Initial Thoughts Regarding Nonprofits & Pinterest

In what seems like an endless sea of people re-pinning cute outfits and photos of animals, the first time I logged on to Pinterest I thought, “This is not for me.”

But, I gave it a shot anyway, despite my initial lackluster feelings for the website.

I realized that the more boards I followed, the more I could avoid the outfits and artsy-inspirational quotes that continuously appeared on my home page. Finally, the things I found interesting (quirky artwork,  healthy recipes and fun craft ideas) were waiting for me whenever I logged on.

Although my feelings for have Pinterest grown in leaps and bounds, I was skeptical the first time I came across a nonprofit using the social media website.

This specific nonprofit is a nation-wide organization, doing amazing things throughout the country. I had high hopes, but I was quickly disappointed.

As I fumbled around their page, clicking on their various boards, I was (for lack of a better word) bored.

Nothing on their Pinterest was new or exciting, everything was just a re-post of material already on their Facebook, a collection of photo albums from various fundraisers and events.

I realized I was not the only person who shared these feelings, reflected in their low number of followers.

This Pinterest account lacked two main things;

-Interaction: What are people suppose to do with photos from their fundraisers? How would Pinterest users benefit from sharing them with their own followers? The photos didn’t have anything to do with the issues the nonprofit is actively trying to fix, the only time they mention their mission is in the small information box at the top of their page. How is this Pinterest account spreading their message?

-New and consistent information: Based on the times that each of their boards were created, someone just created all of the boards one day and has only returned two or three times to post new things. What is the benefit in flooding your followers with information one day every four weeks? Returning to my first point, without new information, there is little opportunity for interaction between the organization and their followers.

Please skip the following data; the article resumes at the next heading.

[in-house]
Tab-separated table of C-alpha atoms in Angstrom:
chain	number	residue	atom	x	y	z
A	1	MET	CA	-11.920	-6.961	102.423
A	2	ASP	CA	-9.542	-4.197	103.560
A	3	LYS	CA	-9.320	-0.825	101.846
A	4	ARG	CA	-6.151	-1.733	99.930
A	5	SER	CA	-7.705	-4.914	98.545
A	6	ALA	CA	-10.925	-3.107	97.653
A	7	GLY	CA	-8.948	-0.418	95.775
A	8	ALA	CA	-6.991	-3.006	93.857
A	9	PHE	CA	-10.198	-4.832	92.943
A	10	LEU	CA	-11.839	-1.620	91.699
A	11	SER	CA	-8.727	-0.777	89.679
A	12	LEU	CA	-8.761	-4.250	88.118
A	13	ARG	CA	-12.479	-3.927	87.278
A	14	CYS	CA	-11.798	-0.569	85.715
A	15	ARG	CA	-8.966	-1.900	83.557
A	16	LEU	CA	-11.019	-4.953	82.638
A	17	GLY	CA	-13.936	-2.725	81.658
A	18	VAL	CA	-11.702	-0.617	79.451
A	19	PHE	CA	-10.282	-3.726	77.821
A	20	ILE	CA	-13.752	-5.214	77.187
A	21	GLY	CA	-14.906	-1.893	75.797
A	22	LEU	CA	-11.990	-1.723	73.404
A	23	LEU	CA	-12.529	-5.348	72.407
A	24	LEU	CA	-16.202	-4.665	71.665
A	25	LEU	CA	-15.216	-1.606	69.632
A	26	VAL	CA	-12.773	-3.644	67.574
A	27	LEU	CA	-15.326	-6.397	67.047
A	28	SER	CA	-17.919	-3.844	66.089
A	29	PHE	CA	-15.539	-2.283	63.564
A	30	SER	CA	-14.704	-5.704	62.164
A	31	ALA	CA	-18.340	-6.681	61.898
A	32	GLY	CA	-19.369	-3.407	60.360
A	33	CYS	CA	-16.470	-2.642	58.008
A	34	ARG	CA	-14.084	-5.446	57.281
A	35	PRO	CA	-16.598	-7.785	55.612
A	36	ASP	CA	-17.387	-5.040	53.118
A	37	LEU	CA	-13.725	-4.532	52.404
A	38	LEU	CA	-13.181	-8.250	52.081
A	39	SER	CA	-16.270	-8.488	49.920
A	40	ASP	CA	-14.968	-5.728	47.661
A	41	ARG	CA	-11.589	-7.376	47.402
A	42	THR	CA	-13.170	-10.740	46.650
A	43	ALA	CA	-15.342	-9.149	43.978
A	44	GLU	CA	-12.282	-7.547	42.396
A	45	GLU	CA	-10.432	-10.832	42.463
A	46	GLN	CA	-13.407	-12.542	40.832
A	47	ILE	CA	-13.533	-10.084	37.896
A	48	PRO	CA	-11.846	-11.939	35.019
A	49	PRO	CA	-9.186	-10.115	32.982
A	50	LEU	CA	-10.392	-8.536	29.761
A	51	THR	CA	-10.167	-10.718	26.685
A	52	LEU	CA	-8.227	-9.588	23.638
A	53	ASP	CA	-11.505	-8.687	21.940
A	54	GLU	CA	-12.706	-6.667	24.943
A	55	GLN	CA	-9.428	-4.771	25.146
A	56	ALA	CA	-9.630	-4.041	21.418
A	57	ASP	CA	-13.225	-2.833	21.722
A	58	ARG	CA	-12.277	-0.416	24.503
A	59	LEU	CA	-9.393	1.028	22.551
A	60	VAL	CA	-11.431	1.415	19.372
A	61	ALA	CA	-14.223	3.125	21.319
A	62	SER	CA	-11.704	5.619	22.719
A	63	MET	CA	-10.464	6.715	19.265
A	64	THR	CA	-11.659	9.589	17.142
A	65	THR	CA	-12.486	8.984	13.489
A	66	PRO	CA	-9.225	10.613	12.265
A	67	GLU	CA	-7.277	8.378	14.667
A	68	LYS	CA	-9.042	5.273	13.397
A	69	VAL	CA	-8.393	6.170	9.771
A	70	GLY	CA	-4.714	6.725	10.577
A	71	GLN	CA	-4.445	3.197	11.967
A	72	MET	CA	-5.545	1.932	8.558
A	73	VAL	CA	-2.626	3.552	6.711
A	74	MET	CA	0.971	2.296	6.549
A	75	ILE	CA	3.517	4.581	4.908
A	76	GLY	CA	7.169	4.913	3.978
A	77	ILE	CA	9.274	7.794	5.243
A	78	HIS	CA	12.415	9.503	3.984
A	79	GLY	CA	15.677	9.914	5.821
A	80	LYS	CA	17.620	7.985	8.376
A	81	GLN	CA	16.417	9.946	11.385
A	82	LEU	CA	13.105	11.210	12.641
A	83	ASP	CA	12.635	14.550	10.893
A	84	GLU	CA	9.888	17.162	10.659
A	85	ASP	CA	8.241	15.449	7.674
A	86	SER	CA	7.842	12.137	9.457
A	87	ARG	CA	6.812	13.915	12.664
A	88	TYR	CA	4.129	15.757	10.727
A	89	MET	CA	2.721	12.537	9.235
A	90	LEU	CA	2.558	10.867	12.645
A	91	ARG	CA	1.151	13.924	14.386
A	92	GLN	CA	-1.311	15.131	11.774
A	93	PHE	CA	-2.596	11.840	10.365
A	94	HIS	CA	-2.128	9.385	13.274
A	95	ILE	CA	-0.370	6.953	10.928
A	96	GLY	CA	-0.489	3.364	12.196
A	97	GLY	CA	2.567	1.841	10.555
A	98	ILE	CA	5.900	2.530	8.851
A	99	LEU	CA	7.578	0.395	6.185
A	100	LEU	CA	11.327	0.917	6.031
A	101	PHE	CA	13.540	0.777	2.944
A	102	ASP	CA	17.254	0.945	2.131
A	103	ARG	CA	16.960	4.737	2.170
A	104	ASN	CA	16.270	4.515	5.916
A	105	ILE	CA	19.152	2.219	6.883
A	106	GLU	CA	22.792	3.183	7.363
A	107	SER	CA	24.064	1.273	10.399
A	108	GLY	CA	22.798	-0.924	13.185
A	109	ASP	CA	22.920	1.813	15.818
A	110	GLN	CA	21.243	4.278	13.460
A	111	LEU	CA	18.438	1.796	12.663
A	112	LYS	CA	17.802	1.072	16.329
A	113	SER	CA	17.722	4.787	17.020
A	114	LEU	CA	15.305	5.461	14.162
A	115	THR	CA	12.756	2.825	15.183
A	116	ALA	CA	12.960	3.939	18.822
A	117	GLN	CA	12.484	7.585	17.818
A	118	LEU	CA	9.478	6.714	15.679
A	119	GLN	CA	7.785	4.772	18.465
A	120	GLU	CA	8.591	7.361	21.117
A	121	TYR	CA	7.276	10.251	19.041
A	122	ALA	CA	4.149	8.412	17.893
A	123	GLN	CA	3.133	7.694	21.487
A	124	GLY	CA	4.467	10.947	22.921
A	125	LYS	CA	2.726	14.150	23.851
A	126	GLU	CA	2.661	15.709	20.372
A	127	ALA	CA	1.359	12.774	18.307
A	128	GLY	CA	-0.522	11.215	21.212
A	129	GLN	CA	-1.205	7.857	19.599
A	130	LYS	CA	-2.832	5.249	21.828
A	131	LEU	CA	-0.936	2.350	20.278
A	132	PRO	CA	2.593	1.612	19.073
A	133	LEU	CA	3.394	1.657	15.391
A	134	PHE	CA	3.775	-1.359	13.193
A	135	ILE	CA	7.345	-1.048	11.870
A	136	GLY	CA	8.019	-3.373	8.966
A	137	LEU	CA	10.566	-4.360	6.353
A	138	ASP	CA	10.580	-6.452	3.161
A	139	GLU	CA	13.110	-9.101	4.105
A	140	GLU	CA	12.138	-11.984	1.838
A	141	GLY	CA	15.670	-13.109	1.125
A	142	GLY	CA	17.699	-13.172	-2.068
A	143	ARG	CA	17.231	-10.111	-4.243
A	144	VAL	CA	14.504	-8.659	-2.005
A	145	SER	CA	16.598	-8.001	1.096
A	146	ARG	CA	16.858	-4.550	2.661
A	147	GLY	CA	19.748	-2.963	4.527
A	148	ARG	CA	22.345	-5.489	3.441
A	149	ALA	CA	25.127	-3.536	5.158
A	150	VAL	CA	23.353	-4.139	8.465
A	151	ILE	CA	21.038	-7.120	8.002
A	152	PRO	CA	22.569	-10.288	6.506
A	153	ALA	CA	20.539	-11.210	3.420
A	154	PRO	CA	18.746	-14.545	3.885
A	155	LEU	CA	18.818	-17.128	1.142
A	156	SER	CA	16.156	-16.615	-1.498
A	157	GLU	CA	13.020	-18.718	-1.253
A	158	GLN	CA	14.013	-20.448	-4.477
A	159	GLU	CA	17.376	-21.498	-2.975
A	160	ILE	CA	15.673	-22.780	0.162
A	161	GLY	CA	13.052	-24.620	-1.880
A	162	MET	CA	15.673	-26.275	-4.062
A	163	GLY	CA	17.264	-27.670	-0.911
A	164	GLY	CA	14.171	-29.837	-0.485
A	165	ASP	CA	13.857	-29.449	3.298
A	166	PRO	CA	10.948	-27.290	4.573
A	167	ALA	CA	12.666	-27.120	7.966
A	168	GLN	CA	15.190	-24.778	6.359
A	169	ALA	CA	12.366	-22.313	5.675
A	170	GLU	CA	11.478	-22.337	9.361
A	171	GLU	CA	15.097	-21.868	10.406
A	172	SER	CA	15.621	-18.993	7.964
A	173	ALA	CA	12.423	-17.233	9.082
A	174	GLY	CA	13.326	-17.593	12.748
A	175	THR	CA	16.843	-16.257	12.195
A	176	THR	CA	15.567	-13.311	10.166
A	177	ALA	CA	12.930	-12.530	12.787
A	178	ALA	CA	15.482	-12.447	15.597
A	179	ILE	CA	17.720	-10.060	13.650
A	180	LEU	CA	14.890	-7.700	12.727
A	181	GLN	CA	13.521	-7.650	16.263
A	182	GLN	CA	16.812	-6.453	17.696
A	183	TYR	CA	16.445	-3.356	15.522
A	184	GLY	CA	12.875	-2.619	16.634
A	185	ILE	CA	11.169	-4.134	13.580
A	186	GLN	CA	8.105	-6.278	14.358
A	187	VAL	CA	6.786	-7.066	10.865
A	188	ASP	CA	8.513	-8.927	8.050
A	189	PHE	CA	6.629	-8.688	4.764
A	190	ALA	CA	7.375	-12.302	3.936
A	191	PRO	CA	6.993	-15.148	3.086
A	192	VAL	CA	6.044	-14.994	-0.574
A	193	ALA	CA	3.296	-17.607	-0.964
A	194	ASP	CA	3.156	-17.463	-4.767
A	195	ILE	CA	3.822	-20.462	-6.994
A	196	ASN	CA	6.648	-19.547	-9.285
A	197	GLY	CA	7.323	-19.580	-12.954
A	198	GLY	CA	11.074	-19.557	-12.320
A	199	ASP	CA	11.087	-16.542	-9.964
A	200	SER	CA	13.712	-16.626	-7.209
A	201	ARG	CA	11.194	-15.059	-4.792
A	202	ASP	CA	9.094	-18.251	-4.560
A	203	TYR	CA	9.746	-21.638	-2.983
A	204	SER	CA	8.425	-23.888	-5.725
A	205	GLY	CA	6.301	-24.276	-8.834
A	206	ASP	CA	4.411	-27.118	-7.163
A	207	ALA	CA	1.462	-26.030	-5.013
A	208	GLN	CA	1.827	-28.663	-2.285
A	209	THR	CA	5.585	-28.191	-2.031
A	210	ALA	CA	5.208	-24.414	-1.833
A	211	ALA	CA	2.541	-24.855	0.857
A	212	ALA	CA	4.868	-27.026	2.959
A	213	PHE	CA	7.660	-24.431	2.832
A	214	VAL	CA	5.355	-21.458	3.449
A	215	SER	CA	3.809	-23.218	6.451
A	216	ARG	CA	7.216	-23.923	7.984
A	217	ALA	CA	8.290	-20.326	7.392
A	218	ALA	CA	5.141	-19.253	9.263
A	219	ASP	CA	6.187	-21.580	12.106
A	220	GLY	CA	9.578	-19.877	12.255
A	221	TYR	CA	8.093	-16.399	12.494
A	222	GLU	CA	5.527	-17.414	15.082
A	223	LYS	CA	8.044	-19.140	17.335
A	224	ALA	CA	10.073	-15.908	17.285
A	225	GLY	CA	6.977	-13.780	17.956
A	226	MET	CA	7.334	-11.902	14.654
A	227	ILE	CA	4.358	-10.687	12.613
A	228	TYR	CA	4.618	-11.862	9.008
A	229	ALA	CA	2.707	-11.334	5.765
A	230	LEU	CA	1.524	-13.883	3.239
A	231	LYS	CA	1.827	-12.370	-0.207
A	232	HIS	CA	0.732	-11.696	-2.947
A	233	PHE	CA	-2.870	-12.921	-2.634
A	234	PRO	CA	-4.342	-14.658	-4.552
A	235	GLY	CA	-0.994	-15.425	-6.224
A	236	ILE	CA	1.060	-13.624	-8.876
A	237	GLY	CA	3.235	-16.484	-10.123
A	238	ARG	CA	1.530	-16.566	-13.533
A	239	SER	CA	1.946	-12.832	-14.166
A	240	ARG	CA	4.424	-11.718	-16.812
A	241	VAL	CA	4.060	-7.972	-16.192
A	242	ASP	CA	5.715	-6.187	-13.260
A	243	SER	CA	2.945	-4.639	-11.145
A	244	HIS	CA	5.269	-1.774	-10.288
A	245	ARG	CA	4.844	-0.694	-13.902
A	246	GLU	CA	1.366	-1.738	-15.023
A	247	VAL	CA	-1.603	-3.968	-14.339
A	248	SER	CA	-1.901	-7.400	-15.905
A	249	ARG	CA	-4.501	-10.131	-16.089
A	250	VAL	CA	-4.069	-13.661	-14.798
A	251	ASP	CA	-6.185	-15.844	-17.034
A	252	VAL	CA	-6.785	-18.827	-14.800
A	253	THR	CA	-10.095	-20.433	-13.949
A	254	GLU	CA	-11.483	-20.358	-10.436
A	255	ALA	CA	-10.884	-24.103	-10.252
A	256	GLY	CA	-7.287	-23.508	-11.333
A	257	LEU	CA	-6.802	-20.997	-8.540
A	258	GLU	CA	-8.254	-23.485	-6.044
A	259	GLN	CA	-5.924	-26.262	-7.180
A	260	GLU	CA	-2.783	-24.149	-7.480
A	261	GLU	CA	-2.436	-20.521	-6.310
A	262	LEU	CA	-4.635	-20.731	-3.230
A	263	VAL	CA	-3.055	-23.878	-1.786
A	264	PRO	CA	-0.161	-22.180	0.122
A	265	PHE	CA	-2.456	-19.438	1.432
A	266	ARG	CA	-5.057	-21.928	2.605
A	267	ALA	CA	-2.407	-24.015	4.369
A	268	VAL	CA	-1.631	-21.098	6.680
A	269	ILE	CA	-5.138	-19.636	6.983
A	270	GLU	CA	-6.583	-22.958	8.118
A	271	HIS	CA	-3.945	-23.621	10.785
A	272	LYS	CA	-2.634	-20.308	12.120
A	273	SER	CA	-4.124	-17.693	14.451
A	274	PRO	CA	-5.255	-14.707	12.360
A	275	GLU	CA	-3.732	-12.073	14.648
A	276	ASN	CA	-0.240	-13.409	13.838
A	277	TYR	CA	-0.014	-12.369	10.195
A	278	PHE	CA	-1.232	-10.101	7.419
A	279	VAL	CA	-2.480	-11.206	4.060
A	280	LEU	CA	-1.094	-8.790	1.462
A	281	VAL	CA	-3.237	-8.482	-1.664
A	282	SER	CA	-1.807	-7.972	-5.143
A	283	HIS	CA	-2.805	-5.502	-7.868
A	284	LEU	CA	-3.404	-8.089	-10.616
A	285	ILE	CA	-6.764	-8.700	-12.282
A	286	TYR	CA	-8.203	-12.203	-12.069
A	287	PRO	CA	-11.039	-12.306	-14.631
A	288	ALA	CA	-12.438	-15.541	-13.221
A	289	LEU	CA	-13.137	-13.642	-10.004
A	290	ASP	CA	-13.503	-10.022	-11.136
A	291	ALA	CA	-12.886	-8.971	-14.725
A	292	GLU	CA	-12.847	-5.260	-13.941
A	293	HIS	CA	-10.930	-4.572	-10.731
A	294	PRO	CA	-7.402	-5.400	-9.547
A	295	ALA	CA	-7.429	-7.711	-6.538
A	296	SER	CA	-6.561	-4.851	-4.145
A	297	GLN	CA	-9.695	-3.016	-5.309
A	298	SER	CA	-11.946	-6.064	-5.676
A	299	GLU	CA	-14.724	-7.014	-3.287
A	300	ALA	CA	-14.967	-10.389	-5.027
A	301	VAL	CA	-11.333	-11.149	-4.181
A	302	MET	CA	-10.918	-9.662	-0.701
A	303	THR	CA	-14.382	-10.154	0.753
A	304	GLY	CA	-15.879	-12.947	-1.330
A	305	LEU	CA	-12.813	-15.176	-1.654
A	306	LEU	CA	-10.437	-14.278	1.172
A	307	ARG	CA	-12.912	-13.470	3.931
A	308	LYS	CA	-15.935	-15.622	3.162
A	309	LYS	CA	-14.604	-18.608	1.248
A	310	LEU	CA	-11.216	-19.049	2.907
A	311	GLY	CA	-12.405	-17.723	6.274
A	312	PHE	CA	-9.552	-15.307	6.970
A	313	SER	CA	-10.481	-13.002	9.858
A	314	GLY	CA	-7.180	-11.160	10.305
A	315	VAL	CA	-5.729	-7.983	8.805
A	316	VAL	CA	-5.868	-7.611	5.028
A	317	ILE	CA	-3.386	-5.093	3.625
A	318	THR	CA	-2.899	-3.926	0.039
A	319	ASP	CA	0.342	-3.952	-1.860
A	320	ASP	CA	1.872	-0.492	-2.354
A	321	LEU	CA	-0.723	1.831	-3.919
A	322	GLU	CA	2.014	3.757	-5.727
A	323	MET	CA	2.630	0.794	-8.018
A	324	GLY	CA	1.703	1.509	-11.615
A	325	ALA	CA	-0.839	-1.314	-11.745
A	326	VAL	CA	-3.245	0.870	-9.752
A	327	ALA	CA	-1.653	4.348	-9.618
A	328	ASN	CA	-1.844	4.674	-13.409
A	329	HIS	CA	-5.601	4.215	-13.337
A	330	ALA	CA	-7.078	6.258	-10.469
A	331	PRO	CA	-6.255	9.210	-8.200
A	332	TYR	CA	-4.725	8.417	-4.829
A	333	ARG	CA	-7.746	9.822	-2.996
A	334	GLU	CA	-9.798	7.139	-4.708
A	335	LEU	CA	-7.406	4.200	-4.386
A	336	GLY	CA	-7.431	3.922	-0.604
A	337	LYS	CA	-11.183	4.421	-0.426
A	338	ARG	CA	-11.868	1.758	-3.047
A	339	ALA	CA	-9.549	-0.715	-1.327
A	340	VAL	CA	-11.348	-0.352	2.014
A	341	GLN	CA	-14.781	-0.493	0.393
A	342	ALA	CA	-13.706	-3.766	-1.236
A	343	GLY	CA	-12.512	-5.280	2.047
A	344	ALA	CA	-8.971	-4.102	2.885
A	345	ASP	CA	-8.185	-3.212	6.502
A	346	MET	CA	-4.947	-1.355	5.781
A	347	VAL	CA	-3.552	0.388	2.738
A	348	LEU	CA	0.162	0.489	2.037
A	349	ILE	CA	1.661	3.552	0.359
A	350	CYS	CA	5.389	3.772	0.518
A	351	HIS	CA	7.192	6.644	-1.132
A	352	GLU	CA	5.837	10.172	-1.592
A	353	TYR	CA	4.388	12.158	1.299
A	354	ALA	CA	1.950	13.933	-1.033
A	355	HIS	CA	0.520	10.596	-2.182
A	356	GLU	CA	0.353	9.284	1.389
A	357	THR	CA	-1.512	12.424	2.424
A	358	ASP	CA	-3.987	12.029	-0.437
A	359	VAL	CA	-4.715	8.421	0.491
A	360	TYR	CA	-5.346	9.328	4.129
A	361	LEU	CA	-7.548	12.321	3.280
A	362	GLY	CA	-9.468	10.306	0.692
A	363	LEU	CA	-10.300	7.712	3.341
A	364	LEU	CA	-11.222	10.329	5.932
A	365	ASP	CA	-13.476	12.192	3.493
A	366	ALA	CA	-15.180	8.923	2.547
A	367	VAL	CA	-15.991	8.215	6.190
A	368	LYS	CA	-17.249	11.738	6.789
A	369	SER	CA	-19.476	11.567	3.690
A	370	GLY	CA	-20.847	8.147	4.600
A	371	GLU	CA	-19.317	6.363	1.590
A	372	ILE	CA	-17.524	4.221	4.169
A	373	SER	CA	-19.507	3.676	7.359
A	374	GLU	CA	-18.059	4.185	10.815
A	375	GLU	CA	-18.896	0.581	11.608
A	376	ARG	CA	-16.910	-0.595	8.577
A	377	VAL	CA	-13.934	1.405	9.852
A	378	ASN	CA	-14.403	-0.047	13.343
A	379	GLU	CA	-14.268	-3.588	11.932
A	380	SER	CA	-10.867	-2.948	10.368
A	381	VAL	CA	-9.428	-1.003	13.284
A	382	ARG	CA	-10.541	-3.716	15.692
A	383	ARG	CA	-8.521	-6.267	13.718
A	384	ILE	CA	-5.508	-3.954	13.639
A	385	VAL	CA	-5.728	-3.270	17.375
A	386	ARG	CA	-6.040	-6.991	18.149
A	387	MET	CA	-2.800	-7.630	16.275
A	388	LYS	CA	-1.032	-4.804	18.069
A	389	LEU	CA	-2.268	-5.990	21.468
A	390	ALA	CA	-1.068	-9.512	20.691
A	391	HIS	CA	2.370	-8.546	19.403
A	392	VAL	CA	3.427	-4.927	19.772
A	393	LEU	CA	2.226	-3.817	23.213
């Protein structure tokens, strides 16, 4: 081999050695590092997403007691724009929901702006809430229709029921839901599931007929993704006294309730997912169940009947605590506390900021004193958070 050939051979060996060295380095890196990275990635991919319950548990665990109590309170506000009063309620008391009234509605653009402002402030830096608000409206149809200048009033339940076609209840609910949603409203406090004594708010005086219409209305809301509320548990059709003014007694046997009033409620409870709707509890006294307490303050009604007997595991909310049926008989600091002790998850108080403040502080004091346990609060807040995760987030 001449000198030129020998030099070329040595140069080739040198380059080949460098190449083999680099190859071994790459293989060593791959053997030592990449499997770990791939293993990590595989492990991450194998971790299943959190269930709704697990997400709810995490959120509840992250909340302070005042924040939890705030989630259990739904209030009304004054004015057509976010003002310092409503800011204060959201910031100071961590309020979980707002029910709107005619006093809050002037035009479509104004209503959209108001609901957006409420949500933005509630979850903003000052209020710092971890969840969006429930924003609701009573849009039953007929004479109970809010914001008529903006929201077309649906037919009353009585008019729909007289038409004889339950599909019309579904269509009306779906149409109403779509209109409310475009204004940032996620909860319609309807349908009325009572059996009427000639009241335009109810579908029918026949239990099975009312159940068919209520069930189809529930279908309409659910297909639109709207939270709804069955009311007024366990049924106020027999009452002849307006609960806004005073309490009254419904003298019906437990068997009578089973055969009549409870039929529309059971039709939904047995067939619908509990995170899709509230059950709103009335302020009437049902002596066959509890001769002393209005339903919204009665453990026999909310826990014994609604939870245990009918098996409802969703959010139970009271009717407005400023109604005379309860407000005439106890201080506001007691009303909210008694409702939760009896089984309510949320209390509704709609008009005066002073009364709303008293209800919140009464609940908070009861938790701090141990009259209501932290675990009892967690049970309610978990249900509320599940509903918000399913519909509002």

But hope is not lost- The deeper I dive into the nonprofit-Pinterest waters, the more I’m realize that this site could be very beneficial when used the right way and a bundle of nonprofits are already using the social media site to their advantage.

Stay tuned for future blogs about specific nonprofits that are using Pinterest in fun, engaging and interesting ways!


4 thoughts on “Initial Thoughts Regarding Nonprofits & Pinterest

  1. Check out the City of Salisbury’s Pinterest. Our first board was collecting pictures from our community around an iconic playground in the area. This participation will be turned into real time engagement when the playground needs renewing in the next two years and for its 30th birthday later in 2012. Since then we have added boards about what we do as a council and had done fun too.

    • Thank you for the comment! I absolutely love the St. Kilda Playground board. It is great that you were able to involve the community and get a wide variety of photo-responses. The playground looks amazing, I love the water slide and draw bridge! I can’t wait to see what happens when the big birthday comes up, I’ll definitely be tracking it via Pinterest. I am also a huge fan of the Living Legends board, what a fun and unique way to spread the stories of outstanding individuals within your community!

  2. Thank you Caitlin. As with many we are still learning the possibilities of Pinterest but as a Community Engagement Officer I would like to get more out of it as a visual tool. The St Kilda Playground turns 30 in October so keep watching and glad you like what we have done so far.

  3. I think that a majority of Pinterest users are using the website as a visual form of social media because it is so photo-centric. There are plenty of other ways to received word-based information on various projects happening within specific communities and organizations, but Pinterest is great for people who are more visually-oriented because sometimes people want to stop reading an article or blog and just see a photo instead!

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